BOOKS: by Max TeichmannNews Weekly
On Enlightenment, by David Stove
, April 5, 2003
by David Stove
Transaction. For further information contact News Weekly BooksThis is one of the posthumous collections of philosophical essays by Australian philosopher, David Stove - a thinker regarded as unpardonably incorrect by many of his contemporaries, but having the last laugh as one collection after another of his incisive and elegant writings appears.
Stove was primarily focused upon logic and the philosophy of science, but here, as in many other places, he tackles themes and issues in social philosophy.Implications
This collection starts with the philosophy of the Enlightenment, its psychological underpinnings and its moral and social implications and consequences. So, the concepts of liberty, equality, perfectionism, rationalism, secularism, and what connection there might be between an increase in knowledge and a corresponding increase in human happiness and wellbeing, are examined in turn.
I'll just say that Stove is sceptical. He is also critical of the Enlightenment claims regarding inevitable progress, and picks off some of the more naïve or muddled definitions of progress.
But, he thinks the highlighting of the role of reason and rationality by the Enlightenment is praiseworthy and of particular value in attacking and dispelling what he calls "the falsity of religious claims". The final chapter in this book tells us why we should be conservatives but, he is a secular conservative.
Now, many conservatives, be they personally religious or not, not only consider religion an indispensable part of a living organic society (as against a mass society aspiring to become a machine), but also believe that "reason" or "rationality" are unlikely to disabuse many people of their religious beliefs - especially if these are based on faith, and further, that reason and rationality throw little light upon why so many people are host to religious feelings and aspirations, no matter what name
they may put on these aspirations.
Indeed, Stove himself asks, would the elimination of "superstition" or of religious beliefs and strivings, lead to greater personal happiness? He is by no means certain. In some cases, yes; but others, possibly not.
It is this careful, case-by-case approach which distinguishes conservatives such as Stove.
Like Edmund Burke, he sees the world as "a sea of multitudinous causes", or as Bishop Butler would have it, "each thing is itself, and not another thing". So, with social change, you proceed step-by-step because of the law of unforeseen consequences. Given the size and complexity of modern societies and their institutions, our flawed quality control over our subject matter, the greater will be the margin of error.Human happiness?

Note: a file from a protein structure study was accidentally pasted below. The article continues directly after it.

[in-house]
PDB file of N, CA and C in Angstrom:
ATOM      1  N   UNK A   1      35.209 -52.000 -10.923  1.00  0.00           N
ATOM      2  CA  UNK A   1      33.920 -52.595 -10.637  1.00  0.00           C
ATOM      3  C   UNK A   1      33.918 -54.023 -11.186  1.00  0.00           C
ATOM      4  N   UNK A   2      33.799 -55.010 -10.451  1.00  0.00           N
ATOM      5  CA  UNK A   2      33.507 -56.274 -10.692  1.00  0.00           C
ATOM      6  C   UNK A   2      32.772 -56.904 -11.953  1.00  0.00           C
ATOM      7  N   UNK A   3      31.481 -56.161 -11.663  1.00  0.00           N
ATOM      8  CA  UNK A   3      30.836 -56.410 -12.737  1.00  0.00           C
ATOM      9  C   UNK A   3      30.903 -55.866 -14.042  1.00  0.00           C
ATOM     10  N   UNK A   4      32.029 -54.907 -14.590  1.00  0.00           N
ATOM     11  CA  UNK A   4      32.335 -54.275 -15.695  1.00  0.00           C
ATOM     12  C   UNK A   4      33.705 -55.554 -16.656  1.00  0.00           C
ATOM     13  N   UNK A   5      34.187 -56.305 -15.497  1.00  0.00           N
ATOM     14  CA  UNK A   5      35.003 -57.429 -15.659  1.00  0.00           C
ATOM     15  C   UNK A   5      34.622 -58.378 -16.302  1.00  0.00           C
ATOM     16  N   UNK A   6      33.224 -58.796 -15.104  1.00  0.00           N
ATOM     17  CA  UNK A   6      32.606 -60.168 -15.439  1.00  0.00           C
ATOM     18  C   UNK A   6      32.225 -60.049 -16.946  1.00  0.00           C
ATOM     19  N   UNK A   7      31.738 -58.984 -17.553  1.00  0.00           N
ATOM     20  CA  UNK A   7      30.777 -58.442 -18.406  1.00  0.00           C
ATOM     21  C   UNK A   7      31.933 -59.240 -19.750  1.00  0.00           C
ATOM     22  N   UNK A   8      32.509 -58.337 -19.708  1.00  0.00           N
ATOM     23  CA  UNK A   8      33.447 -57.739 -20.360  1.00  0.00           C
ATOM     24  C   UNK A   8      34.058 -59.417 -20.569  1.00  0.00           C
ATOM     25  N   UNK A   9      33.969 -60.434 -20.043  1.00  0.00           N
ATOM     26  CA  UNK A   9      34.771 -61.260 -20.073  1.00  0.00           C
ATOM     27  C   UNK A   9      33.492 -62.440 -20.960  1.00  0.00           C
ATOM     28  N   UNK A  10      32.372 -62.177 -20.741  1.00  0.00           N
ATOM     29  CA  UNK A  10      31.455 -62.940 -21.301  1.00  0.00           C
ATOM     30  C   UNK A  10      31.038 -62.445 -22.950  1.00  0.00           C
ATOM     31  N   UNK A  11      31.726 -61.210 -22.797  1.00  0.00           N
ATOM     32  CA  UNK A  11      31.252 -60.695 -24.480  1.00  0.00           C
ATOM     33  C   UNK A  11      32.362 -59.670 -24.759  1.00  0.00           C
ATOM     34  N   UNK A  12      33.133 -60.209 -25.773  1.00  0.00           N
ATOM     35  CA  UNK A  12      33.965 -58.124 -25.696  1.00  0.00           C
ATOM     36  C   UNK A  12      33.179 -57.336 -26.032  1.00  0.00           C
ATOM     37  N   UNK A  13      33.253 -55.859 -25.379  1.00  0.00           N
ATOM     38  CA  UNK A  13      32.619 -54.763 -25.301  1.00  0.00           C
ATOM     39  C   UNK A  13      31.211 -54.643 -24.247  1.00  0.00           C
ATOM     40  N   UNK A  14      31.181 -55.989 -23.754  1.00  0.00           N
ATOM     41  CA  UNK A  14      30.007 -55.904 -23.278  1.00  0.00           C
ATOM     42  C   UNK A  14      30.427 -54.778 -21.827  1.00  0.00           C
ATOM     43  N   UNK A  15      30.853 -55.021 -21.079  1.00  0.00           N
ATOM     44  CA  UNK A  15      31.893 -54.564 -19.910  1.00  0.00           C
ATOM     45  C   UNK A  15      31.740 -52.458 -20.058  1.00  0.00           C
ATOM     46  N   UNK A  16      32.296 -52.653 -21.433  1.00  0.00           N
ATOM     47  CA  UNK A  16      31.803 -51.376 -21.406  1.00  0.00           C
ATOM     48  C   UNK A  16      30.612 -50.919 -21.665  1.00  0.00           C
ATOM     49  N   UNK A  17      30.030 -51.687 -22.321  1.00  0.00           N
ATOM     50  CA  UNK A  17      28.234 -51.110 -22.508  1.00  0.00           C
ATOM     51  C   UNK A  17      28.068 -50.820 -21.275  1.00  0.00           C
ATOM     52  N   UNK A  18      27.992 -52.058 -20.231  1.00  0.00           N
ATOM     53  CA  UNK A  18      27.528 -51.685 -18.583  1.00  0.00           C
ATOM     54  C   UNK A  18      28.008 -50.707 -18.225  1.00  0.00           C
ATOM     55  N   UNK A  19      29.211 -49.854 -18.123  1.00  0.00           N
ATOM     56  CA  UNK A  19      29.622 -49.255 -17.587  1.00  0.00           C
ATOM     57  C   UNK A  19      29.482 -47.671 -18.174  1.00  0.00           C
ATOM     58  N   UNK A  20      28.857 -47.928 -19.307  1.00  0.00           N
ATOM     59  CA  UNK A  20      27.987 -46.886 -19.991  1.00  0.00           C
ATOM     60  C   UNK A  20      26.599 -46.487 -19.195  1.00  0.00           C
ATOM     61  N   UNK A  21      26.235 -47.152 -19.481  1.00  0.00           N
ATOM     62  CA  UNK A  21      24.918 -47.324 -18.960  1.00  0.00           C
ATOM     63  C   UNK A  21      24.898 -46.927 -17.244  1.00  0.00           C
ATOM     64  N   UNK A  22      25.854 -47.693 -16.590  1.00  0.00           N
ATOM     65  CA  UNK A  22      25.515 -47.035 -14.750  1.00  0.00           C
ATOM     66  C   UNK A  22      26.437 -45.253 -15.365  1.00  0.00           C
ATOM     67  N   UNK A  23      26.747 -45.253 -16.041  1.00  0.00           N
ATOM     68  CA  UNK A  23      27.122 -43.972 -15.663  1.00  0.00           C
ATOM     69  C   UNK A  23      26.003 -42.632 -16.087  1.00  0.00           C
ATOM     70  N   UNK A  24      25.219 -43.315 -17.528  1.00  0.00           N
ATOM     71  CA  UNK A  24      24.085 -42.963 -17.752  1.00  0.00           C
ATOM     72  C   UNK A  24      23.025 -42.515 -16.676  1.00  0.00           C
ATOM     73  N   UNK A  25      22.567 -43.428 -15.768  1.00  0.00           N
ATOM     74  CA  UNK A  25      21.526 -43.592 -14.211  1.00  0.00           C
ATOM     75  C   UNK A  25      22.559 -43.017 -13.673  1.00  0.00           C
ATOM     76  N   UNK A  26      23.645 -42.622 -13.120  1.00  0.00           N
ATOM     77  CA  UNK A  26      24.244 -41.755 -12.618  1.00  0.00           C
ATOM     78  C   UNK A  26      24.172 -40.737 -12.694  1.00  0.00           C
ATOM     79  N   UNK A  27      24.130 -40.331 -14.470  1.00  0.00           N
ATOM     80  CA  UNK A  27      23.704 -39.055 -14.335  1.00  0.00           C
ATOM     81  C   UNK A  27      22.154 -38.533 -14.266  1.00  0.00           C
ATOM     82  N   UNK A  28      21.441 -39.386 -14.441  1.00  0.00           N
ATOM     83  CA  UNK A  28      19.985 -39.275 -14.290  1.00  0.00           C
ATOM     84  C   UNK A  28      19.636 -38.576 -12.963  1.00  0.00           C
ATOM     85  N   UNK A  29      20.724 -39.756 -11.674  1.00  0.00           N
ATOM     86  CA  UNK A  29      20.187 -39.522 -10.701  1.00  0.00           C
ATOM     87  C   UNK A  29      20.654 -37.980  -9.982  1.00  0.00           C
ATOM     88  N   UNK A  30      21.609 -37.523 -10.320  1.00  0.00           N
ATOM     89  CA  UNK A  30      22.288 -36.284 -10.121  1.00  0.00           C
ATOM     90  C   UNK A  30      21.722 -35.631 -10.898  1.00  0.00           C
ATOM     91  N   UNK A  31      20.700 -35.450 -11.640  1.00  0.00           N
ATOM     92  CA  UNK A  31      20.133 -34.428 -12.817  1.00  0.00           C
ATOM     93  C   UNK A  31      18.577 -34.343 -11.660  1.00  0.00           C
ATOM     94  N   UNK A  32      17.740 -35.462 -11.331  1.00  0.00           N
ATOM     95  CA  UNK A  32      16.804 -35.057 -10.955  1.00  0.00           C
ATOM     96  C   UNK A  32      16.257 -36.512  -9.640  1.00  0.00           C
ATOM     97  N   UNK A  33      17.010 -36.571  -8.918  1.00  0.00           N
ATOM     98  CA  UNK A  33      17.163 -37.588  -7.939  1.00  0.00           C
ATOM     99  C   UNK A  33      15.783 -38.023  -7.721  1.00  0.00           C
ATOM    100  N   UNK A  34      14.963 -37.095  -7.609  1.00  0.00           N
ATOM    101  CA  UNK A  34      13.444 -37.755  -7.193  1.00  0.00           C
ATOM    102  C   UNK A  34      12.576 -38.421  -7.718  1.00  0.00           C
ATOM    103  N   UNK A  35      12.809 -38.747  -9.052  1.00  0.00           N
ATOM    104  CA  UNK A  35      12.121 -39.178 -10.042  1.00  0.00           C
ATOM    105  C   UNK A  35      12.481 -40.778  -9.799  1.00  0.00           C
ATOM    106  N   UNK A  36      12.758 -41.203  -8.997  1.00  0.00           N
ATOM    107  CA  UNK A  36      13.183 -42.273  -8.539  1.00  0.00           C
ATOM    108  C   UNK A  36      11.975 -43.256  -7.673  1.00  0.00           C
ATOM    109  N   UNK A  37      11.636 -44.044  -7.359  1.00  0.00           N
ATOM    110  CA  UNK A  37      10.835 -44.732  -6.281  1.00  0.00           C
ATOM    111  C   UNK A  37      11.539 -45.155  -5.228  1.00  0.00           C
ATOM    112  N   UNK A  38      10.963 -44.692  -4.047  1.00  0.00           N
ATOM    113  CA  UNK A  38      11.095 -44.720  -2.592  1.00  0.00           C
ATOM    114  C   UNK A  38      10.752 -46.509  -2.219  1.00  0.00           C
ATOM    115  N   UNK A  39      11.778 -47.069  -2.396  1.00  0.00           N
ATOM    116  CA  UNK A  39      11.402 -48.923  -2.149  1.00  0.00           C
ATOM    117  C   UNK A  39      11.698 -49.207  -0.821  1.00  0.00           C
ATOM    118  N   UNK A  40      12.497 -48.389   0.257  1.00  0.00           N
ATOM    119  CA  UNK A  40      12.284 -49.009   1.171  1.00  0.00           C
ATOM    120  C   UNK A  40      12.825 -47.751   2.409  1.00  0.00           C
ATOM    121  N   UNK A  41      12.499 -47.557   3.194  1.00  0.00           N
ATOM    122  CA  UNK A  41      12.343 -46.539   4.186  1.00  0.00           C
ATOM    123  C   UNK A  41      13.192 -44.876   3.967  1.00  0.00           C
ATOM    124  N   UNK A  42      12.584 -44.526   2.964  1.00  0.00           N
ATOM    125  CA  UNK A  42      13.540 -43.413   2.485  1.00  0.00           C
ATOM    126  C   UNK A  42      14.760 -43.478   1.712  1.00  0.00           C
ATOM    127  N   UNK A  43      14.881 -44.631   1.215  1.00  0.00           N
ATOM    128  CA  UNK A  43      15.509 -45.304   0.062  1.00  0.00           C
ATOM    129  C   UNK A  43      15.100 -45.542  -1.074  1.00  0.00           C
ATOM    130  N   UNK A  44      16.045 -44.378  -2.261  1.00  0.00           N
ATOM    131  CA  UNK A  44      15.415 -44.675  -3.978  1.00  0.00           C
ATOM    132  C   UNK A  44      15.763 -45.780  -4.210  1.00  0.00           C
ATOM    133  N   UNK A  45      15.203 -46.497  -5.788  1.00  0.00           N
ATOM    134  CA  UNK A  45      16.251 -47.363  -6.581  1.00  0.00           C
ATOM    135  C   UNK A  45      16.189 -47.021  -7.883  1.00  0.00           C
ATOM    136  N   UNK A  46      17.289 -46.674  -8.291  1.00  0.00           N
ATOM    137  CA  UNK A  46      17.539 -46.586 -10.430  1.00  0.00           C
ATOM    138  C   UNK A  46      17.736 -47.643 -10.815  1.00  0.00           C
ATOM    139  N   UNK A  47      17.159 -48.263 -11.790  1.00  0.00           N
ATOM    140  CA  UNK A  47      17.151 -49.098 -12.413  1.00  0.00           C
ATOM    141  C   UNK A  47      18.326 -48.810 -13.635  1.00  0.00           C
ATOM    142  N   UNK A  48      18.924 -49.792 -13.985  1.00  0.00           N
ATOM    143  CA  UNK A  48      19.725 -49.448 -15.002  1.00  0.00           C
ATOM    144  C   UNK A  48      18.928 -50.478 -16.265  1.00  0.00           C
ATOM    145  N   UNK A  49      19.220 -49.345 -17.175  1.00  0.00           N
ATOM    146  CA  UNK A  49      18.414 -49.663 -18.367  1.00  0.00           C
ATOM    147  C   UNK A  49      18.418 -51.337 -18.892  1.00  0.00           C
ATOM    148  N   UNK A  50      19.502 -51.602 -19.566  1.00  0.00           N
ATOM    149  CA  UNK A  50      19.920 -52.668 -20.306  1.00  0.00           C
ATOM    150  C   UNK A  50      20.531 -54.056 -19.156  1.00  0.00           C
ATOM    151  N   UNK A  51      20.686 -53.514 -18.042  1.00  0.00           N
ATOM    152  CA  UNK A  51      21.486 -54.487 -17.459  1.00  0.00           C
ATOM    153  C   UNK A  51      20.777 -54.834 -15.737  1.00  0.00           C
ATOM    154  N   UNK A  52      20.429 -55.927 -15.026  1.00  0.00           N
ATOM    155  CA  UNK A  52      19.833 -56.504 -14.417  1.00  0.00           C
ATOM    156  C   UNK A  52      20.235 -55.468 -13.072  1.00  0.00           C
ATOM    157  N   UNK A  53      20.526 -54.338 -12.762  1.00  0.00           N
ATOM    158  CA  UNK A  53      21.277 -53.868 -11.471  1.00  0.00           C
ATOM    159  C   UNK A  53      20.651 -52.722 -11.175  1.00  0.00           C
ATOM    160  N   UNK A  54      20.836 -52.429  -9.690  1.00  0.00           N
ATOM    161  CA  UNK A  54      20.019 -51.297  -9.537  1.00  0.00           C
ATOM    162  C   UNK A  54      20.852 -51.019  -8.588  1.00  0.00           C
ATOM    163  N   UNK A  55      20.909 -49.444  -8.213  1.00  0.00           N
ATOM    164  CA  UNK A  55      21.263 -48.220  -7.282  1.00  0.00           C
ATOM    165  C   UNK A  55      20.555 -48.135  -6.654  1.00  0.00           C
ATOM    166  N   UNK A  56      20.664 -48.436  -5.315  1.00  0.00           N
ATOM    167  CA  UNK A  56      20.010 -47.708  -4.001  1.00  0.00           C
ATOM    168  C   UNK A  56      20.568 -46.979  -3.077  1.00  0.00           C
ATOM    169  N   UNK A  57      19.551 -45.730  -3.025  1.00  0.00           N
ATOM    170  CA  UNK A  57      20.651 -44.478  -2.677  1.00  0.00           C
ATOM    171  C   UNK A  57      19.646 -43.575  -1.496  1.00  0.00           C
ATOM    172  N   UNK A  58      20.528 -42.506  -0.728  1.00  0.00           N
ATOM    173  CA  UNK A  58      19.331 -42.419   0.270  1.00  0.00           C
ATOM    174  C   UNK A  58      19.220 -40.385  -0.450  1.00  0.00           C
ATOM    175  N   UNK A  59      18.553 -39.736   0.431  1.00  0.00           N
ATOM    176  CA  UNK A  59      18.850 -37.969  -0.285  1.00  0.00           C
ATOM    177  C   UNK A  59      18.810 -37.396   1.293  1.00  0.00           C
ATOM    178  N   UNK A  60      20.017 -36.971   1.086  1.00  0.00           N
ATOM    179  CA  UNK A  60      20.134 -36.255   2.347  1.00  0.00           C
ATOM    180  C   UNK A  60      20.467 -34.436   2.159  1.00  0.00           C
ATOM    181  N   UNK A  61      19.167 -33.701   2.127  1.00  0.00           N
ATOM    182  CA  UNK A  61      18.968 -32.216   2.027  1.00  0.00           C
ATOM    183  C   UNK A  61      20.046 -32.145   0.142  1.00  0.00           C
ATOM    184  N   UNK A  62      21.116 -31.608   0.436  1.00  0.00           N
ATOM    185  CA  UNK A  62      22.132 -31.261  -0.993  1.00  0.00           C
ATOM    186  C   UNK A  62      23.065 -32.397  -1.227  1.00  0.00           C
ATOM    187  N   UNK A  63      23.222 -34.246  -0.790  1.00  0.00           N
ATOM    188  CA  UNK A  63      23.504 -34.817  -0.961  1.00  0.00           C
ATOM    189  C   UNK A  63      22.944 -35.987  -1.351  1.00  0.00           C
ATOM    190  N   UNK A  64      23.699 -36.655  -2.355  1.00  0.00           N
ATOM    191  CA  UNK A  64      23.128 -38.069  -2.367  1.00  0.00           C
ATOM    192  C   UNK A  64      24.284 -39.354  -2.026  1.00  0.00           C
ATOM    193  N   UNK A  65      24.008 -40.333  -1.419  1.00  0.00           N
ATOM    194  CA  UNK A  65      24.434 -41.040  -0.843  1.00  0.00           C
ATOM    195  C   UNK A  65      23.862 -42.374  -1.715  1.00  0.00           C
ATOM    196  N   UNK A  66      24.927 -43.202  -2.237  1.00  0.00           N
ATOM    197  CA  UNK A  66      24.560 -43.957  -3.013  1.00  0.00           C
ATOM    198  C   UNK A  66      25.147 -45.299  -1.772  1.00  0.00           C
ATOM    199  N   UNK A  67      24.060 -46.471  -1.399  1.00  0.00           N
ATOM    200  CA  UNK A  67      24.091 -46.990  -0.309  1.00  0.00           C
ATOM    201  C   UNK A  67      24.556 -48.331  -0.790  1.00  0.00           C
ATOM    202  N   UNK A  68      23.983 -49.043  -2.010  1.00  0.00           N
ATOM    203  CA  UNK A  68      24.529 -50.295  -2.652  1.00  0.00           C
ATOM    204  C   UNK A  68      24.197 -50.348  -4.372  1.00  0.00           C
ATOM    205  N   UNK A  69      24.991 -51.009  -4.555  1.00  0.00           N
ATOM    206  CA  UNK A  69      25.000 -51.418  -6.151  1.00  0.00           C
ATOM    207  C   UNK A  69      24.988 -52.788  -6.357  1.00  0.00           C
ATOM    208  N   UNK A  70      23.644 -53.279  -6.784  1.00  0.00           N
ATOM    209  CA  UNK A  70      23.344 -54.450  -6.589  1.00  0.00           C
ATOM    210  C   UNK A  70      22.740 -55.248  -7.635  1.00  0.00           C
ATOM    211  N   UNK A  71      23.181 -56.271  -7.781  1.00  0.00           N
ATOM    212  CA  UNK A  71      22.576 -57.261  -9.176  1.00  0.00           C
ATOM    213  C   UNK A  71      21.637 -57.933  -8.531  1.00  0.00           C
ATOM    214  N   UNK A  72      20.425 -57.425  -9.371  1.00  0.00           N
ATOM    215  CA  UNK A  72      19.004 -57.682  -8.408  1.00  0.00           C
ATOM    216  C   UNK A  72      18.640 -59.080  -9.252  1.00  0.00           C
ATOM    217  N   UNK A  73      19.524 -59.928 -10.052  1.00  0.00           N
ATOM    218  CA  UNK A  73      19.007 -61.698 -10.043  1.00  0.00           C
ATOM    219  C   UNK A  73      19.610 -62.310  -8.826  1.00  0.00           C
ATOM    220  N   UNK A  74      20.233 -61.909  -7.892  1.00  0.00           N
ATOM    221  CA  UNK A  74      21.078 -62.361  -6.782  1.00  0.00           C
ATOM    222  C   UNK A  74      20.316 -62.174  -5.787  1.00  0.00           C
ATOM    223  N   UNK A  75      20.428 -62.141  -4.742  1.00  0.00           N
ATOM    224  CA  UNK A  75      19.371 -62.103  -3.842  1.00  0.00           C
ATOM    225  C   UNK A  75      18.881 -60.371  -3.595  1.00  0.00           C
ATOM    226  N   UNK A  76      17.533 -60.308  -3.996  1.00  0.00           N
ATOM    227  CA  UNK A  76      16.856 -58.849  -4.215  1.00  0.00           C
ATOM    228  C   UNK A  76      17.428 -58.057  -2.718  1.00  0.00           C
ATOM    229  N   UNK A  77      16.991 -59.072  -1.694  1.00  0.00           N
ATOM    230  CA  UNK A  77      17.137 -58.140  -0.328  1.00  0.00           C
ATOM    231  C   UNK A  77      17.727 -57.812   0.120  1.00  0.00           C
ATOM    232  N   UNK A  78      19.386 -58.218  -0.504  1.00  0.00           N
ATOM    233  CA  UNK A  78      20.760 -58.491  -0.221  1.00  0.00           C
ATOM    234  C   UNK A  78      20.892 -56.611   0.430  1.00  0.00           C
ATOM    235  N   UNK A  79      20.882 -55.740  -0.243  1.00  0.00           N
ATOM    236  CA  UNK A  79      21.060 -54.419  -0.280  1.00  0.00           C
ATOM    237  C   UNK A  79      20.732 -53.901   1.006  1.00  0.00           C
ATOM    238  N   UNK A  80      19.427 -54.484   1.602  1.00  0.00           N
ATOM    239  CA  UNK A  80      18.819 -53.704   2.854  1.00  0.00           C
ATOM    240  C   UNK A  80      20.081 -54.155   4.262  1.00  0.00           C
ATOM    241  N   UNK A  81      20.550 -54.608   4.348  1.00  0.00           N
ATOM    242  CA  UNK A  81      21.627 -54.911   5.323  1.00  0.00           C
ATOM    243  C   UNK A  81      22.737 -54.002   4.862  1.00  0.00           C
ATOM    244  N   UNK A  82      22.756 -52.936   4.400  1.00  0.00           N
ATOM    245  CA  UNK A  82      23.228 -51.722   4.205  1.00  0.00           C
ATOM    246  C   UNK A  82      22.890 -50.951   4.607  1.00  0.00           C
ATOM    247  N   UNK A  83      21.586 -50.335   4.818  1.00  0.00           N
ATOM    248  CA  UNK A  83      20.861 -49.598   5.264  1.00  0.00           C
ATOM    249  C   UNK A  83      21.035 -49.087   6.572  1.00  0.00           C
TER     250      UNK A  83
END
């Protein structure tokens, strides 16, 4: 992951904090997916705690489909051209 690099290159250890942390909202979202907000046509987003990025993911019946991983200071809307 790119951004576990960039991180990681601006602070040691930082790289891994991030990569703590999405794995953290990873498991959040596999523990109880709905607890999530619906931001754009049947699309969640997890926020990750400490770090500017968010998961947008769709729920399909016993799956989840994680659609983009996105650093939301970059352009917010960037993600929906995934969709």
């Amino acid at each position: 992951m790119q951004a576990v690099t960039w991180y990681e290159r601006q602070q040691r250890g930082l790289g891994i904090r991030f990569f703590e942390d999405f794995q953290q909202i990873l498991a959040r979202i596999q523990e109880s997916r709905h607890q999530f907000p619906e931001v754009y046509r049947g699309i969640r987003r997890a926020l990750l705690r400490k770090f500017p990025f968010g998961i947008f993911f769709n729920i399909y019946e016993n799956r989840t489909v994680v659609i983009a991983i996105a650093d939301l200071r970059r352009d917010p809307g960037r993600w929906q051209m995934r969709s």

Sweeping, irreversible changes introduced by ambitious governments have produced as many disasters and injustices as they have increased the amount of human happiness and freedom. This is because we cannot foretell the future with any degree of accuracy, nor understand the inner nature of Man.
In saying such things, Stove, whether he likes it or not, is setting the limits beyond which reason or rationality cannot plausibly operate.
But the core of this book concerns Malthus, his theories and his influence, and whether either his critics or subsequent historical change have rebutted him.
Stove then moves to Charles Darwin. These parts are closely reasoned and at one point go into the realm of Social Darwinism, asking, among other things, whether Social Darwinism is no more than an independent option which people may choose or reject without affecting their biological point of view.
I won't attempt to summarise these chapters, but suffice to say, Stove sees gaps and shortfalls in Darwin's grand picture but nevertheless considers his contribution to knowledge and understanding as monumental and still pretty much intact.
The editor of these essays, Andrew Irvine, has written a very interesting Introduction in the course of which he quotes J.M. Keynes, whose judgments he thinks are very close to Stove's own.
"We repudiated all versions of the Doctrine of Original Sin ... We were not aware that civilisation was a thin and precarious crust erected by the personality and the will of very few, and only maintained by rules and conventions skilfully put across and guilefully preserved. We had no respect for traditional wisdom or the restraints of custom. We lacked reverence ... for everything and everyone.
"It did not occur to us to respect the extraordinary accomplishment of our predecessors in the ordering of life (as it now seems to me to have been) or the elaborate framework which they had devised to protect this order."
"Keynes, like Stove, thereby came to oppose the view that there is 'a continuing moral progress by virtue of which the human race already consists of reliable, rational, decent people, influenced by truth and objective standards, who can be safely released from the outward restraints of convention and traditional standards and inflexible rules of conduct, and left, from now onwards, to their own sensible devices, pure motives and reliable intuitions of the good'."
As Stove might ask, where might one find such people?
Incidentally, the Keynes quotes come from Essays in Biography
(Meridian Books, 1956, p. 253).